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Mars Hotel

Mars Hotel

When the Apollo astronauts went to the moon, the trip took only about three days. A trip to Mars, on the other hand, would take many months—and space travel isn’t known for its luxuries. In this Science Update, you’ll hear about an ambitious project that might make that long journey more pleasant.


Transcript

Resting up for the Red Planet. I'm Bob Hirshon and this is Science Update.

Astronauts are used to having relatively few creature comforts during their missions in space. But one group envisions that people traveling to Mars will have a hotel to stay in during their nine-month journey.

The space hotel is part of a mars transportation system being designed by the share space foundation -- a research team led by Apollo astronaut Buzz Aldrin. Team Member James Longuski of Purdue University says the hotel would orbit the sun and periodically fly by Earth and Mars. Astronauts would take smaller rockets to get to the hotel and back.

Longuski:

Because the space hotel never stops, and so we need these taxis to get onto the hotel and when we leave it to land on Mars.

Longuski says artificial gravity would be created by spinning part of the hotel. That way, passengers wouldn’t have to float around weightless.

Longuski:

The benefit of this is that weightlessness is fairly destructive to the human body. You begin to lose calcium, and there are various physical problems, which weaken the system.

So by staying in the hotel, astronauts could keep their strength -- which would certainly be needed to explore and work on the Red Planet.

For the American Association for the Advancement of Science, I'm Bob Hirshon.


Making Sense of the Research

Let’s be clear: A space hotel probably won’t include a swimming pool, hot tub, fitness room, and a gourmet restaurant. But in space, you take whatever luxuries you can get. In this case, there are two big luxuries: space (as in breathing room, not outer space) and gravity.

The gravity part is key. Although weightlessness looks like one of the most exciting things about being in space—and some astronauts might agree that it is—it gets old after several months. There are a lot of inconveniences to being weightless: it takes practice to move from one place to another, it’s tricky to use the bathroom, and forget about opening a bag of potato chips. Plus, it’s unhealthy. Your body wasn’t designed for a weightless world, and as Longuski points out, too much time without gravity can produce dangerous physical side effects.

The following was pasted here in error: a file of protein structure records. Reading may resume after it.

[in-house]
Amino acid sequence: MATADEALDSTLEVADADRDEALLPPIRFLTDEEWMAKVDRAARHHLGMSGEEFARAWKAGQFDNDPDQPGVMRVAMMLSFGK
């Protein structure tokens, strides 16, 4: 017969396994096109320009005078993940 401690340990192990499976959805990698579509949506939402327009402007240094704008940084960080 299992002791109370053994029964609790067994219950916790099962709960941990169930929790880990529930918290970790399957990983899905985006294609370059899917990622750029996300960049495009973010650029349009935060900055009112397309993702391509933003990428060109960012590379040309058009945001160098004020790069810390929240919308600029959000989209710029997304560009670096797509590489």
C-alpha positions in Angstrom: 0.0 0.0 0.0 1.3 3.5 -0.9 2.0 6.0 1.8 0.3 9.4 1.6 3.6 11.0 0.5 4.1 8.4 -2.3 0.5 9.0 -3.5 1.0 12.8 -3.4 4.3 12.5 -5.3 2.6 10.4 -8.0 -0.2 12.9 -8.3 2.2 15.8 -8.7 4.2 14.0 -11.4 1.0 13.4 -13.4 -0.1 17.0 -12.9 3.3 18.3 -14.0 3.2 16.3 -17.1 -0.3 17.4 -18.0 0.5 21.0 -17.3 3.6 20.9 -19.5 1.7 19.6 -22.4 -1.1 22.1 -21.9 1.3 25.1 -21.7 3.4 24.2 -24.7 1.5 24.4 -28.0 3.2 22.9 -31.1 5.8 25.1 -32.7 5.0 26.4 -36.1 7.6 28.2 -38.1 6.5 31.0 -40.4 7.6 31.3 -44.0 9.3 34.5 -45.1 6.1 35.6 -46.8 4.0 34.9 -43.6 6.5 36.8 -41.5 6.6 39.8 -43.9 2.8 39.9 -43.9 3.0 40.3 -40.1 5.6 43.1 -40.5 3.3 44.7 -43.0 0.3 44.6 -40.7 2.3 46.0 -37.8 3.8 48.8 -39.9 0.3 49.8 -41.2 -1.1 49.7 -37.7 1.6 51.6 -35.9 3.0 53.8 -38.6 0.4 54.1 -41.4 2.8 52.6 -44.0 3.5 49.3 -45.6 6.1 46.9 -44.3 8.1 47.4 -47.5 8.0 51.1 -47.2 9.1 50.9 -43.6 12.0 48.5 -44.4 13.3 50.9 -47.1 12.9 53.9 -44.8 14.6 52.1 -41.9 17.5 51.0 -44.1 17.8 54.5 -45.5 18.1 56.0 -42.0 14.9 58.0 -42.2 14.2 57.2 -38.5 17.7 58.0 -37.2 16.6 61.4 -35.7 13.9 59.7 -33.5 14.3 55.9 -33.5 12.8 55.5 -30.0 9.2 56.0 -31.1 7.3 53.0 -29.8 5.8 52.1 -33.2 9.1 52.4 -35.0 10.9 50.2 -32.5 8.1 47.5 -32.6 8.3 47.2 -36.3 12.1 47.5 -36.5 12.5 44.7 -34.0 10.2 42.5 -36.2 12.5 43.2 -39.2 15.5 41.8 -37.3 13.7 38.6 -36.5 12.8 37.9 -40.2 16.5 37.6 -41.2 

That’s why the space hotel would rely on artificial gravity to create an environment more like home. By constantly spinning a piece of the hotel, the engineers plan to create a centrifugal force (an apparent force that pushes outward when an object rotates—like the “force” that keeps you pinned to your seat when a rollercoaster turns upside down). That force will substitute for the force of gravity, and keep the astronauts’ feet on the ground.

Although the astronauts’ comfort and safety is most important, there’s another good reason to build a space hotel: the cost. Any long trip like the one to Mars will require lots of food, supplies, and storage space. And all that stuff is expensive to launch. That’s why Longuski’s team wants to shuttle the astronauts to and from the hotel on smaller rockets (or “space taxis”): because they’re relatively cheap to send into orbit. That way, NASA doesn’t have to launch a huge floating apartment building for every future Mars mission.

Another bonus of the space hotel is that it won’t need fuel to propel itself. Once it’s launched, it will get pulled back and forth by the competing gravitational fields of the Earth and Mars. It’s tricky to figure out what path the hotels will follow, because Mars’ orbit isn’t as neatly circular as the Earth’s—so the distance between Earth and Mars changes constantly. That’s one of the many problems Longuski’s team is trying to solve before the hotels open for business.

Now try and answer these questions:

  1. Why build a “space hotel” instead of sending rockets all the way to and from Mars?
  2. Why create artificial gravity?
  3. What are some potential challenges in building a spacecraft of this size?
  4. Why send humans to Mars? What are the advantages, compared to sending robots and unmanned spacecraft? Do you think it’s worth the trouble and expense?
  5. Some scientists have discussed the idea of “terraforming” Mars: creating an artificial atmosphere that makes it possible for humans to live there permanently. What would be the purpose of this project? Do you think it would be useful?

For Educators

Mars Exploration Program has news and information about NASA’s Mars exploration projects.

The Red Album by National Geographic suggests ways to help NASA plan its next mission to Mars.

Eye in the Sky: Mars, also by National Geographic, tells the history of Mars exploration.

NASA’s Annual Space Settlement Contest is a competition for students in grades 6-12 to design an orbiting colony for people in outer space. Individuals or groups may submit entries. Winners are invited to NASA’s Ames Research Center.


Related Resources

Life from Space
6-12 | Audio
Astronaut Health Risks
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Ozone Fill-up
6-12 | Audio

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